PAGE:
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Which Countries Have the Most Electric Cars?

Vehicles of all kinds were once the attributes of luxury and later became a commodity available to the public. More recently, electric cars and hybrid cars were considered the new status symbols, and today they are massively moving into the category of everyday cars – pleasant to drive, environmentally friendly, suitable for fast inexpensive switching, and performing all sorts of tasks.

Despite the fact that electric cars are still quite expensive, buyers are enthusiastic about “green technology” and willing to pay for them.

In this review, we will compare all the latest facts, figures, and forecasts about the electric car market, its history, and prospects.

Renaissance of electric car manufacturing

In a 2011 study, McKinsey, a consulting firm, showed which type of vehicle was most economical for which price of petrol or battery. According to its calculations, a battery-electric vehicle would be most economical at petrol prices above $1 per litre and battery prices below $300 per kWh. In fact, as of November 2013, the cost of fuel in many countries was over $1 per litre and the price of batteries was no more than $200 per kWh. Profitability became apparent.

The Covid-19 pandemic has put the brakes on the spread of electric cars, although to a lesser extent than conventional cars. Based on sales data from January through June 2020, the passenger car market is down 15% relative to 2019, while sales of electric cars – private and commercial light-duty vehicles – remained broadly the same as last year.

The next pandemic wave and a slower-than-expected economic recovery could make adjustments in all areas of life, including the strategy of automakers, and experts estimate that electric vehicles will account for about 3% of global sales by the end of 2020. These prospects are based on supportive policies, especially in China and Europe – both markets have tempting national and local subsidy schemes.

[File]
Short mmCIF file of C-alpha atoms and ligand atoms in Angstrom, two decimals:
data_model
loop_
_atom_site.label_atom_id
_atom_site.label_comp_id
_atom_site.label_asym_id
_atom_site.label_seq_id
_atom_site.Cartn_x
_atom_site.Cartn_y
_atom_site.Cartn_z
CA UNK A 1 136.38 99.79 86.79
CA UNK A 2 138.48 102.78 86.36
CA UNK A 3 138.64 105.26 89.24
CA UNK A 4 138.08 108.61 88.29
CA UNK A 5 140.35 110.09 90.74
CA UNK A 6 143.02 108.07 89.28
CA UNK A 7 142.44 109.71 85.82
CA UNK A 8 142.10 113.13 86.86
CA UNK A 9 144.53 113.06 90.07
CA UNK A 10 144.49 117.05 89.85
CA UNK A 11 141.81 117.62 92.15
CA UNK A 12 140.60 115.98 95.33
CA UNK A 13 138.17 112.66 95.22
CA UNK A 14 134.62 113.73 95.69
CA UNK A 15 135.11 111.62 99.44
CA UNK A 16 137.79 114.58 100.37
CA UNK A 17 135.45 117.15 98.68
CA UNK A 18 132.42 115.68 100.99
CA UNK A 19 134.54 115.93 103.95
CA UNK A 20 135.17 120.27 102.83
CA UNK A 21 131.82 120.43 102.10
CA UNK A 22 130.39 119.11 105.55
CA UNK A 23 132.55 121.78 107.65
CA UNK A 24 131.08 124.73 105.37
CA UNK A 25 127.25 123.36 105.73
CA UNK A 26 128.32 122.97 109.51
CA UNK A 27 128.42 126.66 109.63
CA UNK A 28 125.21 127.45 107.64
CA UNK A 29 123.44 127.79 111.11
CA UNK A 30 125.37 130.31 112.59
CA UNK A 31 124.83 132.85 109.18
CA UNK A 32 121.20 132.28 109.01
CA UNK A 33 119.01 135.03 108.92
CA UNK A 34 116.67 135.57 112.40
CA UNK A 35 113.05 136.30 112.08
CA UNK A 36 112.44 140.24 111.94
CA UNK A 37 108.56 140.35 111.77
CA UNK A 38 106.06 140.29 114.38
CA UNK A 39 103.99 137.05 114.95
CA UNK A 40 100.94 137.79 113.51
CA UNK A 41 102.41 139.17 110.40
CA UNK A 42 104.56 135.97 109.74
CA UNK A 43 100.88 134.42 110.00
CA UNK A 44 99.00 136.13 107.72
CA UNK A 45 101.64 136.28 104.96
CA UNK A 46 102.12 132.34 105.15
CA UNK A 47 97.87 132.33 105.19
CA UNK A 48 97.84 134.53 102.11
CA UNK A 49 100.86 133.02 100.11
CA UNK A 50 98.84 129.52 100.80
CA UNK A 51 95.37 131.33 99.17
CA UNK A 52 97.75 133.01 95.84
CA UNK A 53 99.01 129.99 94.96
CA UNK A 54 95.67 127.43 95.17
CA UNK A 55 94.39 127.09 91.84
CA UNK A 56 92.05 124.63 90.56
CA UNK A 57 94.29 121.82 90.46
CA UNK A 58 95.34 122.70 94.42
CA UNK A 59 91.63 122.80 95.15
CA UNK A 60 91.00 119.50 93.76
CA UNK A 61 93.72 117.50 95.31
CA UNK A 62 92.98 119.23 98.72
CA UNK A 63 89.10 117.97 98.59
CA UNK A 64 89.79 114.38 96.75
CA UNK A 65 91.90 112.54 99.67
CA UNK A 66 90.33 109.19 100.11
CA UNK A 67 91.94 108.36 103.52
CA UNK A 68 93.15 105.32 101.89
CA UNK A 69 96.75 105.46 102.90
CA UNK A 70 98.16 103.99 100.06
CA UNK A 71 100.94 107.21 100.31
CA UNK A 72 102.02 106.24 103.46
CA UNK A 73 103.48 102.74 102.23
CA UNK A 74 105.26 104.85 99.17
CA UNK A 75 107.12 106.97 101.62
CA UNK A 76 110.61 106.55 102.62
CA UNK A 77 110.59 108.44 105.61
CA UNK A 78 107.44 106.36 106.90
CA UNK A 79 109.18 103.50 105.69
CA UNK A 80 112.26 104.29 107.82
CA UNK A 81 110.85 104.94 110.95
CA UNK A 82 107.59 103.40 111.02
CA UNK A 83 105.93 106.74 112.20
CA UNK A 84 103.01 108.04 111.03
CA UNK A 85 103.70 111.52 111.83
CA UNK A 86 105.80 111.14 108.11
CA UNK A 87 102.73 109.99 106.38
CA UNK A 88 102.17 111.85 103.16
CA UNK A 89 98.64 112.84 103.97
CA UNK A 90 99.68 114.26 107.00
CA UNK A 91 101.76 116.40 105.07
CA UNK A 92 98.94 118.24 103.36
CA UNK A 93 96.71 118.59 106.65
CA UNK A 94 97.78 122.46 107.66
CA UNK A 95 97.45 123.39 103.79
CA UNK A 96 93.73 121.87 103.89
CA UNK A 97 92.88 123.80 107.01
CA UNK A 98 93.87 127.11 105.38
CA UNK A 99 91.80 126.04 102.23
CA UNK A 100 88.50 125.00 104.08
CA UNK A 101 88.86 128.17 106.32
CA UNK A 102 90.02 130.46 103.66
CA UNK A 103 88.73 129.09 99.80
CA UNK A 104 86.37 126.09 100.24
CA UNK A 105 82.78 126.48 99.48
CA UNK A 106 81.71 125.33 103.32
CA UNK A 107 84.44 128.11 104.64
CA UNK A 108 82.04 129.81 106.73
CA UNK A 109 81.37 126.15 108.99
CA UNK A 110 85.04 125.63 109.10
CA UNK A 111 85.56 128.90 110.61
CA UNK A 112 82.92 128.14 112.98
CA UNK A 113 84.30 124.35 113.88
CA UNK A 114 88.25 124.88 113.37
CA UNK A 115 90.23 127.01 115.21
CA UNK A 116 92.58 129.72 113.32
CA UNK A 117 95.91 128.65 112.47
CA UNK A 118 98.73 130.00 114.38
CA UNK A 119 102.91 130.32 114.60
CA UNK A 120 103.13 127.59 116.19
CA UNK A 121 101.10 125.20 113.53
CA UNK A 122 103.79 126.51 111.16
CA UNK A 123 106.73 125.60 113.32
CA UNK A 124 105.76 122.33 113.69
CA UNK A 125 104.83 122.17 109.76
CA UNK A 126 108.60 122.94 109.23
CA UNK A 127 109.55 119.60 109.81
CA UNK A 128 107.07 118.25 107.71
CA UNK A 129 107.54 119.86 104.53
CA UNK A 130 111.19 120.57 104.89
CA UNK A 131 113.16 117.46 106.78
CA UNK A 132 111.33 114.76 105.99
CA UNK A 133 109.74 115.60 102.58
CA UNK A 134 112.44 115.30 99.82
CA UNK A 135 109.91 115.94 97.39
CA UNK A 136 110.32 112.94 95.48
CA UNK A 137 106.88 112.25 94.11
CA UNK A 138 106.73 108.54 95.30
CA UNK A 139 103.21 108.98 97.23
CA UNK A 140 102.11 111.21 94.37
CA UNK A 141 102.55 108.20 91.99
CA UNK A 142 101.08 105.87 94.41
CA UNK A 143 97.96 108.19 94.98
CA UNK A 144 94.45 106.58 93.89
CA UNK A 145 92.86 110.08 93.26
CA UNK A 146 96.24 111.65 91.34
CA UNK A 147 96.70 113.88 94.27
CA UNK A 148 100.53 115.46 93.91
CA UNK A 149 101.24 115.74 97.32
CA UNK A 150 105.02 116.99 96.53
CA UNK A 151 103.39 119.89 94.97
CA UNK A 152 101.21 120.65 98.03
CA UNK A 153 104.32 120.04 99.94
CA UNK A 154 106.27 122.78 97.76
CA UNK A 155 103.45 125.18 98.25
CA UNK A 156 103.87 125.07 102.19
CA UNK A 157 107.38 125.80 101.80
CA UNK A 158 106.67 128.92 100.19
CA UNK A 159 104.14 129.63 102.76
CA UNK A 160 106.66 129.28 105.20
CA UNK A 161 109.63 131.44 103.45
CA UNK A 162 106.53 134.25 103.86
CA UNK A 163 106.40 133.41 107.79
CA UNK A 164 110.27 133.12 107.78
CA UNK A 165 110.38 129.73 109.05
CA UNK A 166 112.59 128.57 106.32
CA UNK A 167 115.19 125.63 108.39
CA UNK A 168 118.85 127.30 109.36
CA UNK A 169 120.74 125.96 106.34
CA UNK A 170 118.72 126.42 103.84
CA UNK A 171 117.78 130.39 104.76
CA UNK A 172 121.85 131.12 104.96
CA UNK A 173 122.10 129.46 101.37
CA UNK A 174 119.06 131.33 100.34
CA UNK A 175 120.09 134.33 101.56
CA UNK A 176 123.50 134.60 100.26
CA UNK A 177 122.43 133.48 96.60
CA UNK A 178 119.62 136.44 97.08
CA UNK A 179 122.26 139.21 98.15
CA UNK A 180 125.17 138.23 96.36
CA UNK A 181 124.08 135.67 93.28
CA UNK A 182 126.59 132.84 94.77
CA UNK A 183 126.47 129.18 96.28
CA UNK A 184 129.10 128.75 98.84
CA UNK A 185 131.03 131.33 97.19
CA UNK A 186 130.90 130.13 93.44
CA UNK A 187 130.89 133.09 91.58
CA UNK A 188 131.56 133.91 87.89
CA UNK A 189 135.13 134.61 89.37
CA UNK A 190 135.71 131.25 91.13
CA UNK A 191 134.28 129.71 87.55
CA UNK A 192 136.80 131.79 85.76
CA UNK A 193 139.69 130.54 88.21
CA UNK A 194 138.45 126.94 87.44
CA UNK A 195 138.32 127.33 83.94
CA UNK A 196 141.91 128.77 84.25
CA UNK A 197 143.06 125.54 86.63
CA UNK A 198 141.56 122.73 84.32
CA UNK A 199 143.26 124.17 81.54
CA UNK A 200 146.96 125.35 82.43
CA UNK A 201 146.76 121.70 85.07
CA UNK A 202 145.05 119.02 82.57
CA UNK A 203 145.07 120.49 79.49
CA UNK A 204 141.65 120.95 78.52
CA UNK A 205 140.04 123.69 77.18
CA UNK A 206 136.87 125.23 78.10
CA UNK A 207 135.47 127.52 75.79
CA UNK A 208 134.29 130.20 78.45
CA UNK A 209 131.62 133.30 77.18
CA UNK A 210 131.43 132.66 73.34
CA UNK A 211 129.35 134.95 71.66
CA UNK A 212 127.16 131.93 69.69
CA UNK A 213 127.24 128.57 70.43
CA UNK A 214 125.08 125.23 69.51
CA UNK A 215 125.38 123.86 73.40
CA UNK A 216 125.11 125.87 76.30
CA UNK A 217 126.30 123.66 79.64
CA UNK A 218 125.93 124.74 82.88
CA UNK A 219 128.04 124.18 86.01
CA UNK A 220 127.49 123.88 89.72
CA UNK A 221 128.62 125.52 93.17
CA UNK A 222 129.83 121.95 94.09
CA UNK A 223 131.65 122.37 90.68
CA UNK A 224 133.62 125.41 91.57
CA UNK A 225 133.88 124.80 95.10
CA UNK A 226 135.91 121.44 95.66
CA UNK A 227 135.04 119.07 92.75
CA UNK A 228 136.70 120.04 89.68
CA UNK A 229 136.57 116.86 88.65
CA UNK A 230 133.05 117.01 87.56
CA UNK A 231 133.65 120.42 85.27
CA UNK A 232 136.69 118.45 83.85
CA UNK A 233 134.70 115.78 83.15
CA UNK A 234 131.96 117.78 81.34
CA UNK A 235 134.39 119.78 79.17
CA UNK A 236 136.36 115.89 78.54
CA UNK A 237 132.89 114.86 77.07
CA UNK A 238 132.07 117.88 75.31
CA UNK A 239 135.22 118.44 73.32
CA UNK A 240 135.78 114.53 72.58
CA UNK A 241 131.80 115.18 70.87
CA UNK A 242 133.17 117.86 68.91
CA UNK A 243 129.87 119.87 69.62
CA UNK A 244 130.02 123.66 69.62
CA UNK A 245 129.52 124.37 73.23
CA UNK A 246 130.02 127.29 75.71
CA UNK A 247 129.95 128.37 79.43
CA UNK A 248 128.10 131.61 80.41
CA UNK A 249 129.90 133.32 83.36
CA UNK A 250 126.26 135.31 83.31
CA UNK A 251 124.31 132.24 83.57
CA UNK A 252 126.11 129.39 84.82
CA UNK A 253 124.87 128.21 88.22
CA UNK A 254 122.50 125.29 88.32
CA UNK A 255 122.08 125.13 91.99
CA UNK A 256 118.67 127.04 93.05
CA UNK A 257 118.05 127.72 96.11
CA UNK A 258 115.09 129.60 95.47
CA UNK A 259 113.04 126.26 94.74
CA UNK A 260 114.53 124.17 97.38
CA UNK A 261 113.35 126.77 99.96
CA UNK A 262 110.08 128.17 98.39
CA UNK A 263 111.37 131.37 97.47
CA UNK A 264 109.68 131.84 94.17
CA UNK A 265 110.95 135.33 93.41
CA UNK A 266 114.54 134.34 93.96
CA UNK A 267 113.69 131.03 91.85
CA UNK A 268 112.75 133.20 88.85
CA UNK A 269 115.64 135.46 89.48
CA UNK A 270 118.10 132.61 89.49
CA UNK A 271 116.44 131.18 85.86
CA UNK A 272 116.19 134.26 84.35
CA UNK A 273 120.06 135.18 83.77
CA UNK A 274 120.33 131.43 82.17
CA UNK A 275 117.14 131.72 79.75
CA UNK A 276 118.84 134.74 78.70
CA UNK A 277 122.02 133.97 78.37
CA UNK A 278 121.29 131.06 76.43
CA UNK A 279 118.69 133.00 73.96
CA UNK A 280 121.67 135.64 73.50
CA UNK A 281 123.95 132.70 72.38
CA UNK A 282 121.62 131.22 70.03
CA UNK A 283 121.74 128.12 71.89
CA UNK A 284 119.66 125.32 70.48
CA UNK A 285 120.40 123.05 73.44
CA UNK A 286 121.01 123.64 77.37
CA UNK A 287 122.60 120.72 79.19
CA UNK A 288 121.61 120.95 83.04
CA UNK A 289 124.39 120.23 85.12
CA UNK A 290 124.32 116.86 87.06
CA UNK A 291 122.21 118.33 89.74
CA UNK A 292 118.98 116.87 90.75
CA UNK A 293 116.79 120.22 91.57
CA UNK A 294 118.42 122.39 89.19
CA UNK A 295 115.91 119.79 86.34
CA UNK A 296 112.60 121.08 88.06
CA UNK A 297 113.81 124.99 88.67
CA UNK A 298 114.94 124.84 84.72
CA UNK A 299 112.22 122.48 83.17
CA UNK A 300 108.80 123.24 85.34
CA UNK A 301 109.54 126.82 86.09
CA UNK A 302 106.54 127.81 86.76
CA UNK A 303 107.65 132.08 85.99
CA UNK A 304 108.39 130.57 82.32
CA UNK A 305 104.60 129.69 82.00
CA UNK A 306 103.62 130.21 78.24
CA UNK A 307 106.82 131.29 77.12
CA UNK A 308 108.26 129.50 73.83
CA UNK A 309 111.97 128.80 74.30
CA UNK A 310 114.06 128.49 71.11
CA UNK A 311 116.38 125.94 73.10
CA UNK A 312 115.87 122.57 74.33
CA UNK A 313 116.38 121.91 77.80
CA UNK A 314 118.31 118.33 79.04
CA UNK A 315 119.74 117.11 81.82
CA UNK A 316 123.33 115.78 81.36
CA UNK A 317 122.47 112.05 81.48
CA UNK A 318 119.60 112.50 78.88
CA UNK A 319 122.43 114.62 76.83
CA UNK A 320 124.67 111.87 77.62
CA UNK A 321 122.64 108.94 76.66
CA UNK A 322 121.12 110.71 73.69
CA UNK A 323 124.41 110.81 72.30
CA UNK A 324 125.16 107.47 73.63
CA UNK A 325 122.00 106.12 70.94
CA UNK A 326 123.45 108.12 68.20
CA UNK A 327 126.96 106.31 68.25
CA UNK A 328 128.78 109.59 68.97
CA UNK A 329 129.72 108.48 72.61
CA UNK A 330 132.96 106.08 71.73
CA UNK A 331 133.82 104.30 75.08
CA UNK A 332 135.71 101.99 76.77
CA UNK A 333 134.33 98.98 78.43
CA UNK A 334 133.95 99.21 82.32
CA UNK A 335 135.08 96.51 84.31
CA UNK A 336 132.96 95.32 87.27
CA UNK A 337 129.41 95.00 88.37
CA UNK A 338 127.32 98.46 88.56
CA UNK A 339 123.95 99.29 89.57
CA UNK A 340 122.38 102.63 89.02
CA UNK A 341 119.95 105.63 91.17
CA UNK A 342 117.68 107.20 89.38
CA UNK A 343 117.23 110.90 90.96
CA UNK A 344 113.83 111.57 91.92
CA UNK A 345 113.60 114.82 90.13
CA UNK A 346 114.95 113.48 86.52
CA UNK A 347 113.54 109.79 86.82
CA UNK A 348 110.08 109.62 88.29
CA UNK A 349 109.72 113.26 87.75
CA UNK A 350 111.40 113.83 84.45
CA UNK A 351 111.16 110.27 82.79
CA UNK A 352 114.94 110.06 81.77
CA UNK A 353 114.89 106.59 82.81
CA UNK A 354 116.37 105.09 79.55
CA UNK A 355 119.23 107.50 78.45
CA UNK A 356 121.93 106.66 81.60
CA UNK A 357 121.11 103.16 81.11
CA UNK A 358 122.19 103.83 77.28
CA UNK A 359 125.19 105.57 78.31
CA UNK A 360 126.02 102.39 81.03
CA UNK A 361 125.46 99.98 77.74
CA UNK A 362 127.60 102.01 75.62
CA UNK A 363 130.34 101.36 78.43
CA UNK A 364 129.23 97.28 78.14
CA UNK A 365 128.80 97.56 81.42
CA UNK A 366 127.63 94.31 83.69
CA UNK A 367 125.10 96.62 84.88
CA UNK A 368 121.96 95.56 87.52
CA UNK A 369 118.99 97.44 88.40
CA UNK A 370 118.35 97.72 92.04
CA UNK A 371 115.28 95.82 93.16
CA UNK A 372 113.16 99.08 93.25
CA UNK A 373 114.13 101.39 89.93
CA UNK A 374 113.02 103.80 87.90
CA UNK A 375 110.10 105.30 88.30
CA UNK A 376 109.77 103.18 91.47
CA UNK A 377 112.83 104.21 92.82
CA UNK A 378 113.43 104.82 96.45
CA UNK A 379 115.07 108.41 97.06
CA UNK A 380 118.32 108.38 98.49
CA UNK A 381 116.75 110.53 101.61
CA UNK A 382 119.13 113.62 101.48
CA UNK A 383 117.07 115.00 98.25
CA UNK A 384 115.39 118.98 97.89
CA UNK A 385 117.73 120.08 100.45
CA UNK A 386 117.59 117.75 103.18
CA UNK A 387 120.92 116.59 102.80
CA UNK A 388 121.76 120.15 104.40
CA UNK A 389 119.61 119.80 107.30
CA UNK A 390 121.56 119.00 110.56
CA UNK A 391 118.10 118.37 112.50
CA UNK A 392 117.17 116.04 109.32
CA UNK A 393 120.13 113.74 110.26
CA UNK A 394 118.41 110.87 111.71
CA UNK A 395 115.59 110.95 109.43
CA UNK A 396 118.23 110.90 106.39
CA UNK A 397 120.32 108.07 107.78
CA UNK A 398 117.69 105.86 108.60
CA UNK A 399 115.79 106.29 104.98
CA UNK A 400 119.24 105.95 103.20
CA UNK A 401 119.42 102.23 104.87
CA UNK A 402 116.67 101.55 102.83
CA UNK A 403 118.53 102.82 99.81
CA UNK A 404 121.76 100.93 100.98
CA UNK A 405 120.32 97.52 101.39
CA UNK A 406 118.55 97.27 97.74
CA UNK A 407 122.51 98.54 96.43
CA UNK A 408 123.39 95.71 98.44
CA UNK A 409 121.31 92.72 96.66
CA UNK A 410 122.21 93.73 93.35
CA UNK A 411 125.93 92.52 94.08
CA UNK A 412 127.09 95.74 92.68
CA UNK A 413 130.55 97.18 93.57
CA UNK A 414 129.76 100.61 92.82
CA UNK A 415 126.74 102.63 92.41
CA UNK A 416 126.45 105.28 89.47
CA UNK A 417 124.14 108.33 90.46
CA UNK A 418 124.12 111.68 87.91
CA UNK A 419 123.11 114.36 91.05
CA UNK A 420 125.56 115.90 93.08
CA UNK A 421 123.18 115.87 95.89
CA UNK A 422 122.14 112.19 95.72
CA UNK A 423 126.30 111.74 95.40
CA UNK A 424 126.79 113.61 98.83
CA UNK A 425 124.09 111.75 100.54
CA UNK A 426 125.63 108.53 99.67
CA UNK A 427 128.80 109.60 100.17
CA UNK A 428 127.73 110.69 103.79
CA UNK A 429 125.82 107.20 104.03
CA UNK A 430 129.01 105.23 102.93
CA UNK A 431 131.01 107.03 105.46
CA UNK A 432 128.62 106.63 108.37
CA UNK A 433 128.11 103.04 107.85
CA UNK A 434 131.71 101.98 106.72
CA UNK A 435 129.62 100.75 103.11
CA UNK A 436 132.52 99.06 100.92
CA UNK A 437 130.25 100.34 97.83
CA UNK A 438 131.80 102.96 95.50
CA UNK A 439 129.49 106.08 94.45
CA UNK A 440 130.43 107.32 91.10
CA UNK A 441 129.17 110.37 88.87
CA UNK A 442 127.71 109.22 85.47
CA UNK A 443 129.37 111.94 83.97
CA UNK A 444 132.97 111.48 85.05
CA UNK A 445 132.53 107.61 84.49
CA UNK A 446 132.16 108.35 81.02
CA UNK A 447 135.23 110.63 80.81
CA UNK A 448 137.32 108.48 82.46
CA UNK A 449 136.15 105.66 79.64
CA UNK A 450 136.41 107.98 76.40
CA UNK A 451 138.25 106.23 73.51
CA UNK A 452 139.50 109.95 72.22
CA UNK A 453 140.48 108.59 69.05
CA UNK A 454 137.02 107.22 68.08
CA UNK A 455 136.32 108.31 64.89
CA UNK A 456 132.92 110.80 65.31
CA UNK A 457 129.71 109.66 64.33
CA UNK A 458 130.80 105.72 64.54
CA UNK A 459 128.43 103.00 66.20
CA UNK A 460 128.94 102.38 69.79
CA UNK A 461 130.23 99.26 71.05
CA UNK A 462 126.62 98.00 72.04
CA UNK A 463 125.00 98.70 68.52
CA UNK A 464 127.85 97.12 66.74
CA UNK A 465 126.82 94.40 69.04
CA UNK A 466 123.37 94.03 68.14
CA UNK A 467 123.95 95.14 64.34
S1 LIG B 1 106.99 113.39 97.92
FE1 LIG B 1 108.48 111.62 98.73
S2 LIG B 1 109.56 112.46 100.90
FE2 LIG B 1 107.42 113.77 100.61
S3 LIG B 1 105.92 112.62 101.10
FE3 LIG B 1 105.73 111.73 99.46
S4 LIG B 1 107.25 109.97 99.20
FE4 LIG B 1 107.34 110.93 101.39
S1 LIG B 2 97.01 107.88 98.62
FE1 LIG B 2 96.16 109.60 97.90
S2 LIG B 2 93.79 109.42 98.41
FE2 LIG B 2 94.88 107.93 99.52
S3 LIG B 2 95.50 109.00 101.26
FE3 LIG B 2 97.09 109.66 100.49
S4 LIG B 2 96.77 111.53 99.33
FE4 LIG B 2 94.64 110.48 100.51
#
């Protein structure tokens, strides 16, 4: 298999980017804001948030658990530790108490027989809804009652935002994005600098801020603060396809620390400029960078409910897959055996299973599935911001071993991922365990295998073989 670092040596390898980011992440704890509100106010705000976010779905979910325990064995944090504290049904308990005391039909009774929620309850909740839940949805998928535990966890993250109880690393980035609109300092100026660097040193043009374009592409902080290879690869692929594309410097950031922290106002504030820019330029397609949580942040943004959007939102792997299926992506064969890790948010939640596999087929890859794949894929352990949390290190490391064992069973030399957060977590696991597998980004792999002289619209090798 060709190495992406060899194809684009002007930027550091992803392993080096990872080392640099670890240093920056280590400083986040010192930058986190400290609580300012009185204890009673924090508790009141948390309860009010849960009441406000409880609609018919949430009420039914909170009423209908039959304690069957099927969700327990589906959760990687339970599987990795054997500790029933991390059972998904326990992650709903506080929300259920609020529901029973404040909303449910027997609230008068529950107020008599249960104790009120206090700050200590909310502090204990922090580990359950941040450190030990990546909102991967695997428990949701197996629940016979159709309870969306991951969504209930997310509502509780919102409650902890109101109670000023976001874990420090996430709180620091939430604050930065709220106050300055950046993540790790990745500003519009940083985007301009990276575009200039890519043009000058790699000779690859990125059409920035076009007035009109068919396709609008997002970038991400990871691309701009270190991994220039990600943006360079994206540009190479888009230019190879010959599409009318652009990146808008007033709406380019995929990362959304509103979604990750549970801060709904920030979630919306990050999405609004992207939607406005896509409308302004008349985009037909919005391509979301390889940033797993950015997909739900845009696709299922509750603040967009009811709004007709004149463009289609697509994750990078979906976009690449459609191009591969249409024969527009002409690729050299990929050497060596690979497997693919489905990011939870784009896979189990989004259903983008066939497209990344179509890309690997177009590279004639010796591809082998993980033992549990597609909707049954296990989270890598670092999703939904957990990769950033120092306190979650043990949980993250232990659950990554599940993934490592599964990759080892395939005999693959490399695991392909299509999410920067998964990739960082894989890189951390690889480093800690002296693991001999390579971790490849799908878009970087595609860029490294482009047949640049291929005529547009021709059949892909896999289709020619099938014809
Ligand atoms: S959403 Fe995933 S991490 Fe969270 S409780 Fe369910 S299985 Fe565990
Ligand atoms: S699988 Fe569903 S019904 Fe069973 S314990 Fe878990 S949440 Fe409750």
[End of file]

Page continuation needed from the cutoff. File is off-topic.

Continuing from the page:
Current trends

Among today’s major electric car manufacturers, the leaders remain:

Tesla (U.S.)

BYD (China)

BAIC (China)

SAIC (China)

Mahindra Electric and Tata Motors (India)

Nissan (Japan).

The list is constantly growing, adding such famous companies as Renault, Mercedes, BMW, Chevrolet, VW, Smart, Skoda, Hyundai, Audi, Kia, Jaguar, Mitsubishi, etc. Even small companies that previously specialised in street scooters and budget small cars are now developing electric cars.

In addition, some manufacturers are converting existing cars, trucks, and buses to electric power and filling not only private garages, but also the fleets of large transportation companies with them.

In 2013, 40 percent of all the electric cars in the world drove on U.S. roads, a quarter in Japan. Some countries, such as France or the United States, subsidise electric cars, reimbursing buyers several thousand euros per car.

In 2015, about 550,000 new registrations were added in the States and 207,000 in China. The best-selling electric car in the world was the Tesla Model S in 2015-2017, replaced in 2018 by the Tesla Model 3.

The European Union, which is constantly tightening legislation on CO2 emissions, is promoting emission-free vehicles on European roads. Similar effects can be seen in the policies of the U.S. and many other countries concerned about environmental issues.

In 2017, the EV30@30 campaign was launched to promote clean energy (30 percent electric vehicles by 2030). The participating countries were Canada, China, Finland, France, India, Japan, Mexico, the Netherlands, Norway, Sweden, and the United Kingdom.